Bottle cap and brush
US 571367 A
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Description (OCR text may contain errors)
(NoModeL) C. M. HIGGINS. BOTTLE GAP AND BRUSH.
WITNESSES A c I i UNITED STATES CHARLES M. HIGGINS, OF
BOTTLE CAP BROOKLYN, NEV YORK.
SPECIFICATION forming part of Letters Patent No. 571,367, dated November 17, 1896.
Application filed July 20, 1895.
To ctZZ whom it may concern:
Be it known that I, CHARLES M. HIGGINS, of Brooklyn, Kings county, New York, have invented certain new and useful Improvements in Bottle-Caps and Brushes, of which the following is a specification.
The object of my invention is to provide a cap and brush for bottles of mucilage, ink, and other materials,which shall present a very finished appearance, shall tightly sealthe mouth of the bottle when in place and yet admit the ready use and distribution of the mucilage or ink when required, and at the same time be very strong and light and inexpensive in construction. To this end I strike or press up the cap in dies in one piece of thin or sheet metal, with a screw-threaded rim to screw upon the neck of the bottle and with a tubular shank projecting from the center of the cap and integral therewith, and I socket the stem of the brush within the tubular handle-shank of the cap, thus producing a very simple and efficient cap and brush having no seams, perforations, or joints on its exterior to leak or loosen.
My invention therefore consists mainly in the feature here outlined, and also embodies some minor features, as hereinafter fully set forth and claimed.
In the drawings, Figure 1 is aside elevation of my improved bottle-cap and brush; Fig. 2, a vertical sectional view of the same applied to a bottle. Fig. 3 is a horizontal sectional View through the upper or handle portion of the cap shown in Fig. 1; Fig. 4:, a vertical sectional view of the plain rim-cap; Fig. 5, a similar view showing a modification of the brush-retaining means; Figs. 6, 7, 8, and 9, similar views illustrating further modifications hereinafter specifically described.
In the drawings, A represents my improved bottle-cap and brush-handle, which, as shown best in the sectional view, Fig. 2, is stamped, drawn, or pressed up in dies from one inte gral piece of metal, preferably sheet-brass, thus forming the top a, the rim Z), and the handle 0 in one integral piece without joints or seams. The stem or handle 0 projects centrally from the top I) and is preferably straight or cylindrical, with a flaring base where it joins the top 19 and with a hemispherical or rounded tip. Within the tubular Serial No. 556,653. (No model.)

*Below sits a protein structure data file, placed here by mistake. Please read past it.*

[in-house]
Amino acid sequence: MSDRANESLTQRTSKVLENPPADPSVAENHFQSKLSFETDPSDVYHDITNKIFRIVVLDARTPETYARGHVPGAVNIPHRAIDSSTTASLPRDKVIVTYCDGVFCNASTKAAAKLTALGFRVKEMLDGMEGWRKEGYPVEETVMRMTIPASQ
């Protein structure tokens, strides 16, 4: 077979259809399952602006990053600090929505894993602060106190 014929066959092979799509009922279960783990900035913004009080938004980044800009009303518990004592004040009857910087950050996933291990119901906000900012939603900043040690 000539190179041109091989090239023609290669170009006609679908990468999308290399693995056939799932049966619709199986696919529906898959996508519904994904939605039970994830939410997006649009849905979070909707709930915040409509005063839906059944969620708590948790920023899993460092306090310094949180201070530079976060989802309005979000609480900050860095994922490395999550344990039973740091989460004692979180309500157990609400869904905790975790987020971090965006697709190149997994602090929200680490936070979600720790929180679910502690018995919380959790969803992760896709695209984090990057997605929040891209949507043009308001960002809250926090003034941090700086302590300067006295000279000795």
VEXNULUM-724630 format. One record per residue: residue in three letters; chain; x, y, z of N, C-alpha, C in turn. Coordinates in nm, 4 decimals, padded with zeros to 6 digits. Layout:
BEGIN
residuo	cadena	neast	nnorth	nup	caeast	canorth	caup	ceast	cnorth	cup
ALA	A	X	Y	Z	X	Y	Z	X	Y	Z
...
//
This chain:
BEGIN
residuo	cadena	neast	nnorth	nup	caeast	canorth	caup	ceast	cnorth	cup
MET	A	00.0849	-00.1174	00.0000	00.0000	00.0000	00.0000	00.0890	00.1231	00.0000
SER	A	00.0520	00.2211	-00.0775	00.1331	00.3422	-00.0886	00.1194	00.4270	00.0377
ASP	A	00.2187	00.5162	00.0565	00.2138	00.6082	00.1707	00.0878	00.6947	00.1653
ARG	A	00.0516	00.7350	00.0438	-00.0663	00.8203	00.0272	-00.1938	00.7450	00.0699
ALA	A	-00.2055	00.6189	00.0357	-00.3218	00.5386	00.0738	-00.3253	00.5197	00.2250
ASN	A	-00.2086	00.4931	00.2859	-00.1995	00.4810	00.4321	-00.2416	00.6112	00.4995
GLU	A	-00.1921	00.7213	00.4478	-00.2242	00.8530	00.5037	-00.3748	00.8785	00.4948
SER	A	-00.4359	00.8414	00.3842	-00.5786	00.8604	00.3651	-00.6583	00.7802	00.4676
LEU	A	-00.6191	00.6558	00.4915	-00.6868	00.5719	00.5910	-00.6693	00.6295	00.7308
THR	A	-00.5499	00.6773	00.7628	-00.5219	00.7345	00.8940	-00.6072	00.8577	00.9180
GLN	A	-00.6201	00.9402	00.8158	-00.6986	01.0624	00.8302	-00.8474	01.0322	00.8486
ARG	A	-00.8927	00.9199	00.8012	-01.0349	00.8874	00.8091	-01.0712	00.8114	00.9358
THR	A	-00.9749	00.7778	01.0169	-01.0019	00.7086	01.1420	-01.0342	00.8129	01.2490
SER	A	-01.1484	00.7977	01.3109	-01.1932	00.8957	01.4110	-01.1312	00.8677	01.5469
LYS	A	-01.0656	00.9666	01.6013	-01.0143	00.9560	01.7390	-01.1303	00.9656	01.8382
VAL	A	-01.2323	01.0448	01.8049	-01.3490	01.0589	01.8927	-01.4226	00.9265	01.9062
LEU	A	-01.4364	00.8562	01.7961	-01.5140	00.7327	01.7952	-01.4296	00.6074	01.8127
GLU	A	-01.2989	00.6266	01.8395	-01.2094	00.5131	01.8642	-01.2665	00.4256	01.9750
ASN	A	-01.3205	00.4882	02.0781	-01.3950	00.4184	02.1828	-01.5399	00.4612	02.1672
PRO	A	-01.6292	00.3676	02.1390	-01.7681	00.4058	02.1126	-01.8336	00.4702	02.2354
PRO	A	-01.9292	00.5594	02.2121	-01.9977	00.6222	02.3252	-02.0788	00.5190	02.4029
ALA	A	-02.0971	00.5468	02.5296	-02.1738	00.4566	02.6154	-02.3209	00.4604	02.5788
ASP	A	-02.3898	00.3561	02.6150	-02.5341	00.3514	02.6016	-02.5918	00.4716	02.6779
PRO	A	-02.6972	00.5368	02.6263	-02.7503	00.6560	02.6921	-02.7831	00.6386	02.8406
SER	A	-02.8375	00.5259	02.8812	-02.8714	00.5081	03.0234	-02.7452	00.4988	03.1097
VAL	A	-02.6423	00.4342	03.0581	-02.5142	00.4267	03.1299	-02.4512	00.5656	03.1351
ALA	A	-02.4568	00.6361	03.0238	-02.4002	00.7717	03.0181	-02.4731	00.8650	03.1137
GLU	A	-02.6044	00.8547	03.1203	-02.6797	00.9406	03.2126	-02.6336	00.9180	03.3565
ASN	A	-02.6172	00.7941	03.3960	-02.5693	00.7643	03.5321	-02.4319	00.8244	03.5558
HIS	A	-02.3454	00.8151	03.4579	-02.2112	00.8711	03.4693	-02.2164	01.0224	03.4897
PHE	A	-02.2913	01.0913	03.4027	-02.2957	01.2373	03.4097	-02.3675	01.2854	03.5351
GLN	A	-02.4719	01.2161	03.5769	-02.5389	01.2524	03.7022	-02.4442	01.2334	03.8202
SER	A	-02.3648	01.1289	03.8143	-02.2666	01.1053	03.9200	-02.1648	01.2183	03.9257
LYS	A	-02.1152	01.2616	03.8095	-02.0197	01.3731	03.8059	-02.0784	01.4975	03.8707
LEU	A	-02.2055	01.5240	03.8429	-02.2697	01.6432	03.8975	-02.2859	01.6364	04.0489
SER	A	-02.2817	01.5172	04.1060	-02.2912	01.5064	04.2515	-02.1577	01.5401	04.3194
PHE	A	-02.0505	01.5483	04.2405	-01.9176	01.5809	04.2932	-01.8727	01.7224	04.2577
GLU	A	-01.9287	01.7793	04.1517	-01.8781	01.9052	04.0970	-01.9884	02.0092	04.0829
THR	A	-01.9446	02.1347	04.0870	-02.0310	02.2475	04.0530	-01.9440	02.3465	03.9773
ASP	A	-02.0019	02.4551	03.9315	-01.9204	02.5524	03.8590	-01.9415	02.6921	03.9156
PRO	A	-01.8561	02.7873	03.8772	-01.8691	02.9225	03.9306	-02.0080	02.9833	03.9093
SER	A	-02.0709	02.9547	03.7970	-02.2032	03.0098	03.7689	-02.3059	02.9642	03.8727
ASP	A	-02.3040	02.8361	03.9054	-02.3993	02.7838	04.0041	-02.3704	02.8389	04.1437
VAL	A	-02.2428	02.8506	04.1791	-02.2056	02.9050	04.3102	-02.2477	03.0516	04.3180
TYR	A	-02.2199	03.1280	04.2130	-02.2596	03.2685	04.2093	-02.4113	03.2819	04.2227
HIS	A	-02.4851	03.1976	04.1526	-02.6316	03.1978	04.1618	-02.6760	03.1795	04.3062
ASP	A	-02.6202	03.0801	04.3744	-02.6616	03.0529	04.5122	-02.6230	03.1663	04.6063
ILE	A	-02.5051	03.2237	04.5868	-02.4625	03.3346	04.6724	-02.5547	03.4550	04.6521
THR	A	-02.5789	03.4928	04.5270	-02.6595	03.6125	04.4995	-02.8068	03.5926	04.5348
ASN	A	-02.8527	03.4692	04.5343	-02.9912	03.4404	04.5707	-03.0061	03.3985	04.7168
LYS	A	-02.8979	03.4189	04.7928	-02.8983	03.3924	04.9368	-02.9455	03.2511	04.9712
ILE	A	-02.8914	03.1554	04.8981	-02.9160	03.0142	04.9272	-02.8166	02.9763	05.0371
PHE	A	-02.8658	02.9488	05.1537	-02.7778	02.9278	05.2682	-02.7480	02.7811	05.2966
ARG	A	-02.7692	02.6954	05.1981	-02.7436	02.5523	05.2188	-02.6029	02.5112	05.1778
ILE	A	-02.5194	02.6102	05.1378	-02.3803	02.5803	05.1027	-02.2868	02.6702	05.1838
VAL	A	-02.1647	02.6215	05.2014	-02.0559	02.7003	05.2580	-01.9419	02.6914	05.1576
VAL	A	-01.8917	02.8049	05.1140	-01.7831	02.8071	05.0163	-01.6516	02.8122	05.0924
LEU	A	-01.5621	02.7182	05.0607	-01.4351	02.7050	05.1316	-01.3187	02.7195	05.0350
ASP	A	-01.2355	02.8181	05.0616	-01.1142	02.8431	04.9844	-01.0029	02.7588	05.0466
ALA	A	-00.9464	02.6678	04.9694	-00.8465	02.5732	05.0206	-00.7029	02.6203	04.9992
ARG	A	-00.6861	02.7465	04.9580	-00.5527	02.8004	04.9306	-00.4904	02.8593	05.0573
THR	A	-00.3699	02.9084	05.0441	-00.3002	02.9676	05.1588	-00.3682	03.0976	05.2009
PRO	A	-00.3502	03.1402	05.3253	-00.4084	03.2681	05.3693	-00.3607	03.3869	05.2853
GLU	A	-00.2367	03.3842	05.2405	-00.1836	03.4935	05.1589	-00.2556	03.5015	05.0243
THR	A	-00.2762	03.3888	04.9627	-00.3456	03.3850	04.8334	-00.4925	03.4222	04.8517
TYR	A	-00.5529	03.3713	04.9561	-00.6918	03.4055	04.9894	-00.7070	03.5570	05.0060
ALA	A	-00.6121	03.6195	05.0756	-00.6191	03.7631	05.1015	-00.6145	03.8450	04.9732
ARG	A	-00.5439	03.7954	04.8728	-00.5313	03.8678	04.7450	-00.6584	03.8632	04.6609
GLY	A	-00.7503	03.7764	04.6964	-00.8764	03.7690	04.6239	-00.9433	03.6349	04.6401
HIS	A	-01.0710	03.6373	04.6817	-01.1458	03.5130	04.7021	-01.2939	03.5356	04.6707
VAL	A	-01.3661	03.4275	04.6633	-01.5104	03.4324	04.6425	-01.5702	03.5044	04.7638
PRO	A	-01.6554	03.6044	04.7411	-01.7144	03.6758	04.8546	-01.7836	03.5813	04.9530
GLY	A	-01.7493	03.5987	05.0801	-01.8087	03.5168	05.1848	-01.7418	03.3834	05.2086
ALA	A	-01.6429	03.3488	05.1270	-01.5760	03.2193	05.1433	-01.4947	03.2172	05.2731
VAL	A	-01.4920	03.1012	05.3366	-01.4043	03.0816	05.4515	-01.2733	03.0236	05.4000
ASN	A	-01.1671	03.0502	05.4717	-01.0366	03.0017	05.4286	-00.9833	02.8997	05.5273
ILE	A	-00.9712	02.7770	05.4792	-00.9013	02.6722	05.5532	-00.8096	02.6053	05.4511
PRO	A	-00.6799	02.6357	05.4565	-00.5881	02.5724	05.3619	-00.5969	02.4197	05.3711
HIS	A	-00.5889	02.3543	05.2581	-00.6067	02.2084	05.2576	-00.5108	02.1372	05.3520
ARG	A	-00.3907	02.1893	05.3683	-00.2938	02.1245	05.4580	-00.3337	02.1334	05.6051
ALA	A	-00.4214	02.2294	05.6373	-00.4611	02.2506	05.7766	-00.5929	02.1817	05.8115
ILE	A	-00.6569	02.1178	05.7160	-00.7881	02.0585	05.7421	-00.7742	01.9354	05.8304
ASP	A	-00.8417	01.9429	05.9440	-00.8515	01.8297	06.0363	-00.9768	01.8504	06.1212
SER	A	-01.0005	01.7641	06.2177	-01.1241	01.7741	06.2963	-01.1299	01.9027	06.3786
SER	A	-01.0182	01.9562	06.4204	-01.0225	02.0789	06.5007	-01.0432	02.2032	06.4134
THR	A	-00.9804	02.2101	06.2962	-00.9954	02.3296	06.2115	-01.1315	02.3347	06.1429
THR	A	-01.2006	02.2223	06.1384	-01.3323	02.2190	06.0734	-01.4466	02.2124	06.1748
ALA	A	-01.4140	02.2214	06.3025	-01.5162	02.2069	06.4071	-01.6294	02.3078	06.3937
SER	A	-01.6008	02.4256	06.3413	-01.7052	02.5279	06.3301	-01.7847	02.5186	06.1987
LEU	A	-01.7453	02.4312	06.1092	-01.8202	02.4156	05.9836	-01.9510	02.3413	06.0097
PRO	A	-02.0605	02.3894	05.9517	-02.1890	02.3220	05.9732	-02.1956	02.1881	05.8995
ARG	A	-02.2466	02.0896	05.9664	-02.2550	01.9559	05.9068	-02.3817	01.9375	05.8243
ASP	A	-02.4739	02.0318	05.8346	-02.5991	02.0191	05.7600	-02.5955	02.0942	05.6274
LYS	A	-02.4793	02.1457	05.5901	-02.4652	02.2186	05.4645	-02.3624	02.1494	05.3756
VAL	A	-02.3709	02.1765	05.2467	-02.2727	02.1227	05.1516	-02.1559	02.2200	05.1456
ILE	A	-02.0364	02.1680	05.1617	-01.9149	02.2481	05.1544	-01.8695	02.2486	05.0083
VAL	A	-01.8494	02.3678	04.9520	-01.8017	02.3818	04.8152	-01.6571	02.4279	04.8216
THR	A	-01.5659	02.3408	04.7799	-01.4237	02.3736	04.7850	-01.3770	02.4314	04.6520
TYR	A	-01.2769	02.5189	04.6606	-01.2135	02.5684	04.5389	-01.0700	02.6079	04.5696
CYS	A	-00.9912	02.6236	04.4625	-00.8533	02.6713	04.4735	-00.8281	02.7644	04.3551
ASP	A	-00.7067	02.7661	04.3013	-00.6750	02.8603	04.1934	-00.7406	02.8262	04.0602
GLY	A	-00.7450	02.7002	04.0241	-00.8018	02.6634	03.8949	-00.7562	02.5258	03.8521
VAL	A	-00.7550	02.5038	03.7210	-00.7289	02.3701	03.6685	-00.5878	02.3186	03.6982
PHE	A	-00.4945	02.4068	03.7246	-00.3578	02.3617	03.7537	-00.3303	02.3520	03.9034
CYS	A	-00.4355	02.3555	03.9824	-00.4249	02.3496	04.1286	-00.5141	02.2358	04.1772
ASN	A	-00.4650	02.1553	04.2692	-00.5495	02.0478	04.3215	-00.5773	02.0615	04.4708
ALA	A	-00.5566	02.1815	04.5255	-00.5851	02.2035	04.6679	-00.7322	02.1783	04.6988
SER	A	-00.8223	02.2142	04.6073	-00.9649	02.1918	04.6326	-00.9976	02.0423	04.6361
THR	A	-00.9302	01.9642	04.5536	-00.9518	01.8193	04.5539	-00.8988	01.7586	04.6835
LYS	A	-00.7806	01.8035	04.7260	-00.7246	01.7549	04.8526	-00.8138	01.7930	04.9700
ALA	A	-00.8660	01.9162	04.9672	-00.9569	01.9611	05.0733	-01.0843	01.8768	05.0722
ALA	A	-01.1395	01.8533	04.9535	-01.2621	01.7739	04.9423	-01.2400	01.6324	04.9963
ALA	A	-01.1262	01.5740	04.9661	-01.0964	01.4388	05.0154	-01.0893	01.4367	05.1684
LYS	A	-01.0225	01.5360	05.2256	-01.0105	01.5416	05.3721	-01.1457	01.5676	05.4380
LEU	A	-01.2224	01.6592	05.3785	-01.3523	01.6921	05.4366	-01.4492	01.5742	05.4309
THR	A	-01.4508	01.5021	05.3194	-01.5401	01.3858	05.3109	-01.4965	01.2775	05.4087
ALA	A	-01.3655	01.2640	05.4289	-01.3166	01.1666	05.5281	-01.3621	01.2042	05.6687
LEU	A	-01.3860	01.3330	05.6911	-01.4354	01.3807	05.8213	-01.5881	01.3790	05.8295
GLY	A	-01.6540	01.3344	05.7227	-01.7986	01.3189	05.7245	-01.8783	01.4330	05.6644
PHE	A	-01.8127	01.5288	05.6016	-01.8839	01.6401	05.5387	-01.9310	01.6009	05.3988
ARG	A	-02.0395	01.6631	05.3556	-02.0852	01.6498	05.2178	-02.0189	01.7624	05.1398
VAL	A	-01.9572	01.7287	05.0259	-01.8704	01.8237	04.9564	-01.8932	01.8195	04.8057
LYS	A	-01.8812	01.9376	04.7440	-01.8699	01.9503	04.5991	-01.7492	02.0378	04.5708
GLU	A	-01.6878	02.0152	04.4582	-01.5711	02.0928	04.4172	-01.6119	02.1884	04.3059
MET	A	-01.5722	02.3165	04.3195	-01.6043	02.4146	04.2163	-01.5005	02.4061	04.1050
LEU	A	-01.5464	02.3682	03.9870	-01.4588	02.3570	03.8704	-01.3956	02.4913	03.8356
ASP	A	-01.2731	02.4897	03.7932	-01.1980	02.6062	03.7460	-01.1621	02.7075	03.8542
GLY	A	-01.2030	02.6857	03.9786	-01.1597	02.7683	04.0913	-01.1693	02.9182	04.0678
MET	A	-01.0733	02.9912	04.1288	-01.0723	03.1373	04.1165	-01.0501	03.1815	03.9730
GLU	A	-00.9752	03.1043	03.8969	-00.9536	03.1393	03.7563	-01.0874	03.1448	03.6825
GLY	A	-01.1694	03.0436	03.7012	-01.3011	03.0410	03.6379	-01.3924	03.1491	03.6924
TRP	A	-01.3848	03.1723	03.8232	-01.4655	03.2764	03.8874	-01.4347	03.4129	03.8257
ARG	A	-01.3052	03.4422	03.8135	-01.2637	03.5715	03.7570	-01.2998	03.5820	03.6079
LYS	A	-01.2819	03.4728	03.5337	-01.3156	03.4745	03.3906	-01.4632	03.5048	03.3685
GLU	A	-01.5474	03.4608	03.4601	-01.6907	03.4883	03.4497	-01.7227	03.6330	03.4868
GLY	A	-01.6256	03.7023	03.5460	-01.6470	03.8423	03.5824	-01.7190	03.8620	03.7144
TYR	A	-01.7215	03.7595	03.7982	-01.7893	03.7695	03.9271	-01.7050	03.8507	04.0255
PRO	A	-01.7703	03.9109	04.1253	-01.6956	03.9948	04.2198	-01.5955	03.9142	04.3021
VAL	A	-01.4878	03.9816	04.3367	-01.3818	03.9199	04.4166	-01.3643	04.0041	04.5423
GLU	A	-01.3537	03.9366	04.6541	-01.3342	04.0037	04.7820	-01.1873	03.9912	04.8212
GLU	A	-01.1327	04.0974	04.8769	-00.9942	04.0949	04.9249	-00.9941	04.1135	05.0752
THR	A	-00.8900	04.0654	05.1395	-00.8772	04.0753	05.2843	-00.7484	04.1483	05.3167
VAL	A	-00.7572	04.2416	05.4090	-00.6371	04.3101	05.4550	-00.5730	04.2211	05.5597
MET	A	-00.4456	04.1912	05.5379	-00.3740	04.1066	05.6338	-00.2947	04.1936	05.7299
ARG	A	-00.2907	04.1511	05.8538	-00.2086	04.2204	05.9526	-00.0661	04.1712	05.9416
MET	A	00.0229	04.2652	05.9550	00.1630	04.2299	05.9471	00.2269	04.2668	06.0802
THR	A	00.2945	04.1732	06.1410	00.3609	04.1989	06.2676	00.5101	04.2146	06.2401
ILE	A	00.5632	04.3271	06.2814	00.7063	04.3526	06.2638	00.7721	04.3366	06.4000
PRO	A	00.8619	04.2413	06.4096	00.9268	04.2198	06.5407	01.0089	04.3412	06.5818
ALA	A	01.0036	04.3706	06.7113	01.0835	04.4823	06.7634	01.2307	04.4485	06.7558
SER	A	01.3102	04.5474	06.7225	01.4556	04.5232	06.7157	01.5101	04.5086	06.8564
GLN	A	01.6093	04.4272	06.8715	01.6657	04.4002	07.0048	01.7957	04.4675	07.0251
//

stem 0 is socketed the tube or stem (5 of the brush f, where it is securely held by a tight frictional fit by soldering or other means. This stem cl of the brush is preferably made of a tube of sheet metal (see Figs. 2 and 3) pinched or flattened at the lower end to hold the bristles f, as is the usual construction in cheap brushes.
It will be seen that the straight cylindrical form of the tubular handle-shank cis not only neat in appearance, easily formed by dies, and is also convenient to grasp in the fingers, but it also admits of the easy and secure socketing of the straight stem (Z of the brush therein, which latter advantage would not exist if the form of the socket 0 were tapering.
The rim Z) of the cap is preferably formed with a screw-thread '2', rolled, pressed, or spun thereon, and also with a knurled edge 70, (see Figs. 1 and 2,) whereby the cap may be readily screwed on the neck of a correspondinglythreaded bottle 13, as seen in Fig. 2, an interposed washer m of rubber or other material forming a water-tight joint.
It will therefore now be appreciated that by the described construction a very strong and simple, neat, and inexpensive bottle-cap and brush is produced, admirably adapted for ordinary bottles of mucilage, ink, and other materials. Then the cap is screwed in place, as seen in Fig. 2, the bottle is securely sealed, with the brush in place ready for use, and no corkage or other seal or closure is required when the bottles thus equipped are packed in cases for stock or transportation. The use of corks is thus dispensed with and a great saving thereby effected,as the cost of a simple washer m of rubber or waxed paper is far less than that of the cheapest corks. At the same time the bottle may be readily opened for use by simply unscrewing the cap, which is a much simpler operation than the removal of tightfitting corks. It will be further noted that not only is this construction economical, but is very strong, neat, and attractive, as when the cap is screwed in place there are no seams or joints in the cap to allow possible leaks, or to possibly loosen in subsequent manipulation of the cap or handle, as would be likely to happen if the cap were made in two or more pieces jointed, soldered, or seamed together. It will be noted that by reason of the stem cl of the brush being socketed up within the tubular shank or handle-shank c of the cap, a double thickness of material thus exists at this point, which renders the handle of the cap extremely strong and rigid and not possible to be bent or broken off by lateral fiexions or compressions, although made of very thin sheet metal. The